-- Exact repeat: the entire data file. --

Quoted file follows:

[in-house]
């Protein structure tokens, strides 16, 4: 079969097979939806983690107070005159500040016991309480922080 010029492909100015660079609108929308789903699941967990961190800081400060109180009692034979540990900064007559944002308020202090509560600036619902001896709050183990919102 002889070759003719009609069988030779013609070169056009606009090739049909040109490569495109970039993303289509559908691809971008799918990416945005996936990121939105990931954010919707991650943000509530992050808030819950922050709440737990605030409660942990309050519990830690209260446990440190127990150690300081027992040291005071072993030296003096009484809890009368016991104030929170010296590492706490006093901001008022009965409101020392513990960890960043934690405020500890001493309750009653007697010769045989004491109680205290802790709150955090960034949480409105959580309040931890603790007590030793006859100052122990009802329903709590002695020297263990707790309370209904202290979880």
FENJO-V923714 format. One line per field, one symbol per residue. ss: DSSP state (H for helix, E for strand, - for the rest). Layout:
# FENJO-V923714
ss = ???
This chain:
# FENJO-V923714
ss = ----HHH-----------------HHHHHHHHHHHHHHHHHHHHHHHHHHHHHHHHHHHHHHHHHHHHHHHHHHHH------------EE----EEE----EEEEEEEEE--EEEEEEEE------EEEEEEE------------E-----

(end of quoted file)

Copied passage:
[in-house]
């Protein structure tokens, strides 16, 4: 079969097979939806983690107070005159500040016991309480922080 010029492909100015660079609108929308789903699941967990961190800081400060109180009692034979540990900064007559944002308020202090509560600036619902001896709050183990919102 002889070759003719009609069988030779013609070169056009606009090739049909040109490569495109970039993303289509559908691809971008799918990416945005996936990121939105990931954010919707991650943000509530992050808030819950922050709440737990605030409660942990309050519990830690209260446990440190127990150690300081027992040291005071072993030296003096009484809890009368016991104030929170010296590492706490006093901001008022009965409101020392513990960890960043934690405020500890001493309750009653007697010769045989004491109680205290802790709150955090960034949480409105959580309040931890603790007590030793006859100052122990009802329903709590002695020297263990707790309370209904202290979880």
FENJO-V923714 format. One line per field, one symbol per residue. ss: DSSP state (H for helix, E for strand, - for the rest). Layout:
# FENJO-V923714
ss = ???
This chain:
# FENJO-V923714
ss = ----HHH-----------------HHHHHHHHHHHHHHHHHHHHHHHHHHHHHHHHHHHHHHHHHHHHHHHHHHHH------------EE----EEE----EEEEEEEEE--EEEEEEEE------EEEEEEE------------E-----